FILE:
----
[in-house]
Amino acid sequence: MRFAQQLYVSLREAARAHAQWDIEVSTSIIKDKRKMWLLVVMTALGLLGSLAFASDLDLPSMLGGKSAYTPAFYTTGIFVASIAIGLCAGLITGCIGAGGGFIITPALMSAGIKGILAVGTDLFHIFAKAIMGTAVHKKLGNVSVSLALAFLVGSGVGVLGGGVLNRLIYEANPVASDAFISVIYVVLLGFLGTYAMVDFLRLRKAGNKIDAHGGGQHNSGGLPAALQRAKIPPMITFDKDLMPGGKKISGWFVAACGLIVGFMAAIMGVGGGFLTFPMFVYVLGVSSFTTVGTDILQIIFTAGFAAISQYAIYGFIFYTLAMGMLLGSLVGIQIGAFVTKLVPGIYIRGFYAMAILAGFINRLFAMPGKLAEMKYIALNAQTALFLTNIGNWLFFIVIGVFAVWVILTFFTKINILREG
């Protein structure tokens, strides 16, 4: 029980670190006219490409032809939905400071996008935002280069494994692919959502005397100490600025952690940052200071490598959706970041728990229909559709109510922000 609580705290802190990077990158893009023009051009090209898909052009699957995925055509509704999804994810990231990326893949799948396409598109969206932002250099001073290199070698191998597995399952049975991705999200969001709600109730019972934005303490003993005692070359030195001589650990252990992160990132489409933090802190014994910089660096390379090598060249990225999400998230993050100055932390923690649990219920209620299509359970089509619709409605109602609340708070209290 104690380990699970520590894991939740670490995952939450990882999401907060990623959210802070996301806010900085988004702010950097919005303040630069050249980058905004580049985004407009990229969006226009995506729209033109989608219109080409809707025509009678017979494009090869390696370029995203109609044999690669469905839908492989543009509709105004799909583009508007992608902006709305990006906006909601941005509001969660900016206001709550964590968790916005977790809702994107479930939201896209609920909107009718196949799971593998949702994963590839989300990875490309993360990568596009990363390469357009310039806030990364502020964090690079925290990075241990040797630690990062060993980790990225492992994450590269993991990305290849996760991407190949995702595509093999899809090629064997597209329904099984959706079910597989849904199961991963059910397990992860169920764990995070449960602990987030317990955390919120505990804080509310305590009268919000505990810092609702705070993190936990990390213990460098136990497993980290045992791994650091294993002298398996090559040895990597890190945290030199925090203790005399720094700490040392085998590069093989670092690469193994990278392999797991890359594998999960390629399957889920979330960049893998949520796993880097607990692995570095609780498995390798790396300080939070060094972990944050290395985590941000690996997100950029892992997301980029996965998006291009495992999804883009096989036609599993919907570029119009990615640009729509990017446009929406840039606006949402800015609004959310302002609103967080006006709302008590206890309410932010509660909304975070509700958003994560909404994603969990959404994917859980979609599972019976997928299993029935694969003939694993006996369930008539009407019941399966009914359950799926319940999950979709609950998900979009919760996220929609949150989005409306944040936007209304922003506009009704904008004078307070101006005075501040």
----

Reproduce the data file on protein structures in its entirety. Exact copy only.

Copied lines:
[in-house]
Amino acid sequence: MRFAQQLYVSLREAARAHAQWDIEVSTSIIKDKRKMWLLVVMTALGLLGSLAFASDLDLPSMLGGKSAYTPAFYTTGIFVASIAIGLCAGLITGCIGAGGGFIITPALMSAGIKGILAVGTDLFHIFAKAIMGTAVHKKLGNVSVSLALAFLVGSGVGVLGGGVLNRLIYEANPVASDAFISVIYVVLLGFLGTYAMVDFLRLRKAGNKIDAHGGGQHNSGGLPAALQRAKIPPMITFDKDLMPGGKKISGWFVAACGLIVGFMAAIMGVGGGFLTFPMFVYVLGVSSFTTVGTDILQIIFTAGFAAISQYAIYGFIFYTLAMGMLLGSLVGIQIGAFVTKLVPGIYIRGFYAMAILAGFINRLFAMPGKLAEMKYIALNAQTALFLTNIGNWLFFIVIGVFAVWVILTFFTKINILREG
């Protein structure tokens, strides 16, 4: 029980670190006219490409032809939905400071996008935002280069494994692919959502005397100490600025952690940052200071490598959706970041728990229909559709109510922000 609580705290802190990077990158893009023009051009090209898909052009699957995925055509509704999804994810990231990326893949799948396409598109969206932002250099001073290199070698191998597995399952049975991705999200969001709600109730019972934005303490003993005692070359030195001589650990252990992160990132489409933090802190014994910089660096390379090598060249990225999400998230993050100055932390923690649990219920209620299509359970089509619709409605109602609340708070209290 104690380990699970520590894991939740670490995952939450990882999401907060990623959210802070996301806010900085988004702010950097919005303040630069050249980058905004580049985004407009990229969006226009995506729209033109989608219109080409809707025509009678017979494009090869390696370029995203109609044999690669469905839908492989543009509709105004799909583009508007992608902006709305990006906006909601941005509001969660900016206001709550964590968790916005977790809702994107479930939201896209609920909107009718196949799971593998949702994963590839989300990875490309993360990568596009990363390469357009310039806030990364502020964090690079925290990075241990040797630690990062060993980790990225492992994450590269993991990305290849996760991407190949995702595509093999899809090629064997597209329904099984959706079910597989849904199961991963059910397990992860169920764990995070449960602990987030317990955390919120505990804080509310305590009268919000505990810092609702705070993190936990990390213990460098136990497993980290045992791994650091294993002298398996090559040895990597890190945290030199925090203790005399720094700490040392085998590069093989670092690469193994990278392999797991890359594998999960390629399957889920979330960049893998949520796993880097607990692995570095609780498995390798790396300080939070060094972990944050290395985590941000690996997100950029892992997301980029996965998006291009495992999804883009096989036609599993919907570029119009990615640009729509990017446009929406840039606006949402800015609004959310302002609103967080006006709302008590206890309410932010509660909304975070509700958003994560909404994603969990959404994917859980979609599972019976997928299993029935694969003939694993006996369930008539009407019941399966009914359950799926319940999950979709609950998900979009919760996220929609949150989005409306944040936007209304922003506009009704904008004078307070101006005075501040």